Thought and Language

Thought and Language

by Lev S. Vygotsky

The study of thought and language as it pertains to psychology

  • Language: English
  • Category: Psychology
  • Rating: 4.20
  • Pages: 344
  • Publish Date: August 28th 1986 by MIT Press
  • Isbn10: 0262720108
  • Isbn13: 9780262720106

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And, amusingly enough, the person most people know about as a child and educational psychologist, Piaget, didnt even rate a mention Thought and Language is regarded as Vygotskys most important work, and with good reason. What he is interested in is word meanings and for Vygotsky word meaning change as we grow from children into adults. For the child word meanings tend to be what Vygotsky called complexes. A child has a remarkable amount of lived experience of a word like that. Well, the childs understanding of what brother means is entirely tied up in their practical experience of that word. Because adults have the concept a brother is a persons male sibling that is, because we have the word meaning that is generalizable into a concept talk of a brothers brother presents us with no problem at all. The point is that you have to get the concept based on the essential relationship that makes a brother a brother for a related concept like brothers brother to make sense. His point was that the word, as a sound, should have been no harder to learn but because the concept was beyond the children they simply could not learn that sound. However, children learn and become adults by moving their thinking from complexes to concepts. But because these two things are remarkably similar when you speak of a brother and your child speaks of a brother, you are, superficially at least, speaking about the same thing this similarity hides the profound difference in what you are both actually talking about. Essentially, Vygotsky is saying that word meanings develop and change through the life-history of the child and that this development is linked to the childs ability to think in increasingly more general ways about the world in which they live. This is an essential point and the key to understanding Vygotsky this is also where his Zone of Proximal Development (ZPD) comes in. There is no question that although the two students have currently fully developed knowledge at an equal level, the child that is able to solve problems four years above their current age with assistance is in a much better place than the other kid who can only solve problems two years above their current age. What is most interesting is the relationship of the childs language to learning. Pseudo-concepts make sense of the world by our experience with certain words in the rough and tumble of life. Vygotskys point is that kids tend to be able to finish sentences about scientific concepts much more reasonably than they are able to do with pseudo-concepts. Vygotsky makes it clear that kids dont really have a very strong idea of what this scientific concept actually means but that isnt the point. In fact, it is the richness of their life experience that gets in the way of their being able to abstract out the causal relationships in their pseudo-concepts. Pseudo and scientific concepts both work to help the child develop real concepts but in opposite directions. The problem, as mentioned before, is that neither the child nor the adult is aware that there is a difference between the childs pseudo concepts and the adults rich concepts as, when they talk to each other, they seem to be referring to the same things. The point is that education is about developing concepts but if we dont realise there is a difference between pseudo, scientific and rich concepts and that these are related to a developmental continuum related to the childs current level of educational development, we are unlikely to be able to help the child along that path.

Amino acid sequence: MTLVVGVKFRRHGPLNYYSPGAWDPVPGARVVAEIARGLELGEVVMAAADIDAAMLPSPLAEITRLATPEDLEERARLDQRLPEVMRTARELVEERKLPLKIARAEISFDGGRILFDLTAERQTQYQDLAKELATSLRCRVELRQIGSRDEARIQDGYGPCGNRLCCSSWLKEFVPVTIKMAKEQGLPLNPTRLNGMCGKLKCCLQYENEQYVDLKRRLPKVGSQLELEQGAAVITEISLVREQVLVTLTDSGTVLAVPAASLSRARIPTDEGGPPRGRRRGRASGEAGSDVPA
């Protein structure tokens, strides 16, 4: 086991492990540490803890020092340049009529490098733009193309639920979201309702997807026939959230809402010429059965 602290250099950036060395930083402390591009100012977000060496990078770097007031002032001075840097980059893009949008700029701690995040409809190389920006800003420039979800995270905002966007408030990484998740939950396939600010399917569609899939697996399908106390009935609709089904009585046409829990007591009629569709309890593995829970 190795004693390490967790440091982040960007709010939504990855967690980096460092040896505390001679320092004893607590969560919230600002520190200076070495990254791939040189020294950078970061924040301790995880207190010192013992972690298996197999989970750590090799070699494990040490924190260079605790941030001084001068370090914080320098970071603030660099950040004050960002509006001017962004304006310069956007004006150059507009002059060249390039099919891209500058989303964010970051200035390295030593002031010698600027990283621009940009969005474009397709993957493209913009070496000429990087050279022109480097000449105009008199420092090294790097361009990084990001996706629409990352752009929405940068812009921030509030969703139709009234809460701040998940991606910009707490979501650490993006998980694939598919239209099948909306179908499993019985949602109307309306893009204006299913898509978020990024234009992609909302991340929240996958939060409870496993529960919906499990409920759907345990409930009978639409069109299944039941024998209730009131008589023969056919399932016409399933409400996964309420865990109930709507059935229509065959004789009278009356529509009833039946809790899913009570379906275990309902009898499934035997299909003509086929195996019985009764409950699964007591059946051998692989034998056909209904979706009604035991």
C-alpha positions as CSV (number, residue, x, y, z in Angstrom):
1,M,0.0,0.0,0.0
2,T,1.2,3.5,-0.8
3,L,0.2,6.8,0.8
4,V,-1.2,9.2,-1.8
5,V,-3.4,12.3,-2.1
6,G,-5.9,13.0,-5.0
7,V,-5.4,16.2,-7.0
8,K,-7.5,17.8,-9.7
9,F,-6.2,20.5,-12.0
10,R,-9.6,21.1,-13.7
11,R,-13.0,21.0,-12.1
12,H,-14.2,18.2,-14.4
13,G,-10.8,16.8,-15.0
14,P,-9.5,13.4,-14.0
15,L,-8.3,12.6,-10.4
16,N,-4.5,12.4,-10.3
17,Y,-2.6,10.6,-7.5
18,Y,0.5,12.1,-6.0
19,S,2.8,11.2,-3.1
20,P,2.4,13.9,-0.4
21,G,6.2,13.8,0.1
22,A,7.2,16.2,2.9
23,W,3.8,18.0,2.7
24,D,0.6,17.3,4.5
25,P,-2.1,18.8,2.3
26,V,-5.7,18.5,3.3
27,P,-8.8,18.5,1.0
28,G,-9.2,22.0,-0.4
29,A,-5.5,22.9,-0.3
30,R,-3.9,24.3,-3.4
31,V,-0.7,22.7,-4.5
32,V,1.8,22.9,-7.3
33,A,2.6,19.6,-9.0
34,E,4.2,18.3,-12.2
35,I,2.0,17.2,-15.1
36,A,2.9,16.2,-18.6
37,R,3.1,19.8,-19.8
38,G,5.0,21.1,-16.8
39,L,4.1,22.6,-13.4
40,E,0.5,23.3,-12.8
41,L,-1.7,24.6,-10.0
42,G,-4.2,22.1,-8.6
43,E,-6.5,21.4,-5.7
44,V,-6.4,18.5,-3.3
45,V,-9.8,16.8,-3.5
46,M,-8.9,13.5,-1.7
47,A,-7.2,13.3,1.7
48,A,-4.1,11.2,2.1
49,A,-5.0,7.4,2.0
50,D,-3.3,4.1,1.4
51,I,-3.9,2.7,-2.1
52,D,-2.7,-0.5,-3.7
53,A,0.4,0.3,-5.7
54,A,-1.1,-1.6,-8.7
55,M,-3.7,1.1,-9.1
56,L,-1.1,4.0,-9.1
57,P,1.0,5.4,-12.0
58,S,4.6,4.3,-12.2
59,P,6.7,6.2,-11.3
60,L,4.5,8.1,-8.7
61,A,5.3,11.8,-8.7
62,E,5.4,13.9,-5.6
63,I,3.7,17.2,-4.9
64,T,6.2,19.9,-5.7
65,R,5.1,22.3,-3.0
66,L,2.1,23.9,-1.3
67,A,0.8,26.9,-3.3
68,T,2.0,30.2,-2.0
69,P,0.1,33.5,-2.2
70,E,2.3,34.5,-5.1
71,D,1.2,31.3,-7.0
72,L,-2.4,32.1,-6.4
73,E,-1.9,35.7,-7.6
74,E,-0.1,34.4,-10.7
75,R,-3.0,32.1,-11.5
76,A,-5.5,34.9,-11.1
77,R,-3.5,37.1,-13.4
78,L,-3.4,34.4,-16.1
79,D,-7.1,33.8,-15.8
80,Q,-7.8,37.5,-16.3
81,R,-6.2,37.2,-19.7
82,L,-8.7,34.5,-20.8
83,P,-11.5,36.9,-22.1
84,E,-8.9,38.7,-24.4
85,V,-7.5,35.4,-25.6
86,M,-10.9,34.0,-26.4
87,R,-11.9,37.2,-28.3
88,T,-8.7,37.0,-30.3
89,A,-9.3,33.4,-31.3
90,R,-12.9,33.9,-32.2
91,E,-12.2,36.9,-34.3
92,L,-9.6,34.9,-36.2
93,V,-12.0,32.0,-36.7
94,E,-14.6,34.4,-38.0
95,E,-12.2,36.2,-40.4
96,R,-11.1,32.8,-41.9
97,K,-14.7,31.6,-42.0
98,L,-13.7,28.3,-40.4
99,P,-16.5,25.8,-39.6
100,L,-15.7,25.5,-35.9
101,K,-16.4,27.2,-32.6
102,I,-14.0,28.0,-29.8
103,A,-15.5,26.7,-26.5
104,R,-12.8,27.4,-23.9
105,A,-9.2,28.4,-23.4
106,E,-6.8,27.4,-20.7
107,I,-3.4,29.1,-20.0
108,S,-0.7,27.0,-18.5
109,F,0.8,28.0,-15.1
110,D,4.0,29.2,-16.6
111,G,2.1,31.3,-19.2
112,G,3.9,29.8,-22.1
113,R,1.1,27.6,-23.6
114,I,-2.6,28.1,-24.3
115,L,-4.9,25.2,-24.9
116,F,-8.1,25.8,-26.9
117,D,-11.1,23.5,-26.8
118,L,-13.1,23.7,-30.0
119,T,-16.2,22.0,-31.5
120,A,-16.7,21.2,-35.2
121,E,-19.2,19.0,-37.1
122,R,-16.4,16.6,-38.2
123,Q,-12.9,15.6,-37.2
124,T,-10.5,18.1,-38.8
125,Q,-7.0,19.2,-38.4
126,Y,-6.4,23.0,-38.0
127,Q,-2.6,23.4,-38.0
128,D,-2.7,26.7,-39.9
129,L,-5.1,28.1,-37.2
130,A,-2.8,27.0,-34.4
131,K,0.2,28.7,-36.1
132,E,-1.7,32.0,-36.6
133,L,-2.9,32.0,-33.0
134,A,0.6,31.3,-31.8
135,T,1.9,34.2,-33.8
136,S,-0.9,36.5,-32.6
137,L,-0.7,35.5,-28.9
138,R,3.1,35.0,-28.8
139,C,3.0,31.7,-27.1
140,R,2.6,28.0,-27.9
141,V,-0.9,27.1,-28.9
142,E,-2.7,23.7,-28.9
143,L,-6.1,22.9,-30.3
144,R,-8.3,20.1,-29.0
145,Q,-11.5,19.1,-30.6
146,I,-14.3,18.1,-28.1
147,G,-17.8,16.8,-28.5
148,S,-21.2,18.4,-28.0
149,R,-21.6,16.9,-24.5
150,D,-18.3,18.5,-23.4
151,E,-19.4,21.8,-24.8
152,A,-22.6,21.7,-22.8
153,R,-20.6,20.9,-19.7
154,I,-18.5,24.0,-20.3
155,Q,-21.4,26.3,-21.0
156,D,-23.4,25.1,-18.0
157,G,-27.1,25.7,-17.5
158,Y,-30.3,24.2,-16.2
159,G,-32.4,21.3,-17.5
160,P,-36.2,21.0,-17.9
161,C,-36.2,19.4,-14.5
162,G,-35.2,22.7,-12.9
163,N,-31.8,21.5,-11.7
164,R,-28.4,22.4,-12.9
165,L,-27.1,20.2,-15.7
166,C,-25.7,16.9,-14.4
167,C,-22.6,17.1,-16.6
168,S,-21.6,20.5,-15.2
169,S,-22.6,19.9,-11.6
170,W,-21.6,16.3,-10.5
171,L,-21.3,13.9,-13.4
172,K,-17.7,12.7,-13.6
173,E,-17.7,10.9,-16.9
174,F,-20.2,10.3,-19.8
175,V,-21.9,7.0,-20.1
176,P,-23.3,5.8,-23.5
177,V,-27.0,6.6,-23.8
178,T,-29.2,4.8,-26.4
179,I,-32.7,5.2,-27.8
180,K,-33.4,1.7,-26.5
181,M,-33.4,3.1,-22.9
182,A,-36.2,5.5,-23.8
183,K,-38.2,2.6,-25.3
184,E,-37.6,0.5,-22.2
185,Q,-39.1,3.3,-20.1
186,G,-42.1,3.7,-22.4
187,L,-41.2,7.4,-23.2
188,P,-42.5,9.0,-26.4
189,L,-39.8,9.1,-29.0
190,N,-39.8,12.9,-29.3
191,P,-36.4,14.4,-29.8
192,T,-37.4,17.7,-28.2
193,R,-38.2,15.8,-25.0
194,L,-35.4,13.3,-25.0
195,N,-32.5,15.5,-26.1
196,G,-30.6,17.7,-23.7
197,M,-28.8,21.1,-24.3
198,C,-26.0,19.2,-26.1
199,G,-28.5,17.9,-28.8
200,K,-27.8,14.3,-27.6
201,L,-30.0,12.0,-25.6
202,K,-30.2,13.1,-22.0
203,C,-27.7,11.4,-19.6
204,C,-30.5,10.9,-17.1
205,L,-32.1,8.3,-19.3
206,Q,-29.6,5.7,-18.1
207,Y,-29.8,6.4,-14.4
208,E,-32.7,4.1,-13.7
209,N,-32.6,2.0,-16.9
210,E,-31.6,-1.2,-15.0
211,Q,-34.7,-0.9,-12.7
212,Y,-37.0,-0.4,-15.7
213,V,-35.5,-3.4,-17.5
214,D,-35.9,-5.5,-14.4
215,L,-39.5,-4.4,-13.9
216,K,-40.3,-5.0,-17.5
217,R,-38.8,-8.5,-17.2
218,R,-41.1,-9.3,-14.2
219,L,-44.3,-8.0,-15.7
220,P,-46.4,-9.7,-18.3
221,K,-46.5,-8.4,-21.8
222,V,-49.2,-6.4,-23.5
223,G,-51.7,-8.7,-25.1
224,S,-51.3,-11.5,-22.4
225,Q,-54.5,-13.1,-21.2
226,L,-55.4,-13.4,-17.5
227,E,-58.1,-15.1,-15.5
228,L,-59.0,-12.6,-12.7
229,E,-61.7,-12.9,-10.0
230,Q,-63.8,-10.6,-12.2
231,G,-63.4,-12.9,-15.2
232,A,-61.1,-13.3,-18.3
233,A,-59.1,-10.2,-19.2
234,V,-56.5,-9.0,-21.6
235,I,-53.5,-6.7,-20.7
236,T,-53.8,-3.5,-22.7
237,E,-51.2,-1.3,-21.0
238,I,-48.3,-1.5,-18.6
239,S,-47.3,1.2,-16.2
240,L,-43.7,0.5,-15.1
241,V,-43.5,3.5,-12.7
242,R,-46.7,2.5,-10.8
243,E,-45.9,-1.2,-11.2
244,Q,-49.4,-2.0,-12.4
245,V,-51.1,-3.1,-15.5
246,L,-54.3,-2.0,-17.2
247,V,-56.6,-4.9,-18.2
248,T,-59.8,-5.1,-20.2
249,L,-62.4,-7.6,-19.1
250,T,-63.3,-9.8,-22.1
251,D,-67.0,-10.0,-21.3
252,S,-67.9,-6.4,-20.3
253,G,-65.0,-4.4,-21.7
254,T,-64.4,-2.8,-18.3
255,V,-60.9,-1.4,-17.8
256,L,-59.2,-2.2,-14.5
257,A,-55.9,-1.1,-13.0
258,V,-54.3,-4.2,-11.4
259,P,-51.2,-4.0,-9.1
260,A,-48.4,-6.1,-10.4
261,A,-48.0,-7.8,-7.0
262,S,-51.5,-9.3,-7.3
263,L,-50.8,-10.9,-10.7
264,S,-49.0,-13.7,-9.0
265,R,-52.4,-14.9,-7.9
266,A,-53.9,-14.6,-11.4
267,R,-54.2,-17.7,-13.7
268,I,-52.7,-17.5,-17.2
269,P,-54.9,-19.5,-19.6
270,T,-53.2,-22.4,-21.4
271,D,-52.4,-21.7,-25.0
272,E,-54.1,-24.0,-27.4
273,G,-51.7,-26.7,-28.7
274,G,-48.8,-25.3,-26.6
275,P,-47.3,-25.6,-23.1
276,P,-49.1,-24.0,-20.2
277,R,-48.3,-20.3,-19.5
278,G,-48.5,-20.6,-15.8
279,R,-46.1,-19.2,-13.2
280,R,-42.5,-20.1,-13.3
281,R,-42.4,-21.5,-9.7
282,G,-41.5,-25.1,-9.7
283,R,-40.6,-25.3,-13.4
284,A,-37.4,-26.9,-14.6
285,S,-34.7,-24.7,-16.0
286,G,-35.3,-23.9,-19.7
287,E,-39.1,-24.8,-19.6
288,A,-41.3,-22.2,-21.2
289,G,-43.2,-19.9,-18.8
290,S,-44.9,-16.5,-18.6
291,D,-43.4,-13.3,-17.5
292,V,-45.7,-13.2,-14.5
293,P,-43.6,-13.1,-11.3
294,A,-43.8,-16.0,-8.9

Piaget talked about the development of language, but took for granted many of the substructures that set the stage for language learning. but how are they doing it?" St. Augustine, meanwhile, espoused a view of language that was (and is) emblematic of what Ludwig Wittgenstein would centuries later call, "the picture that holds us captive." St. Augustine talked about language as being a simple case of reference and referent: the word "chair" points to the thing "chair." But this view of language -- like Piaget's view of childhood language learning -- misses the point that a huge rule-following substructure is necessary.

Pero una notable excepción fue este libro, junto con algunos textos de Piaget y quizás los de la Educación para la Comprensión que fueron notablemente útiles en mi área de enseñanza.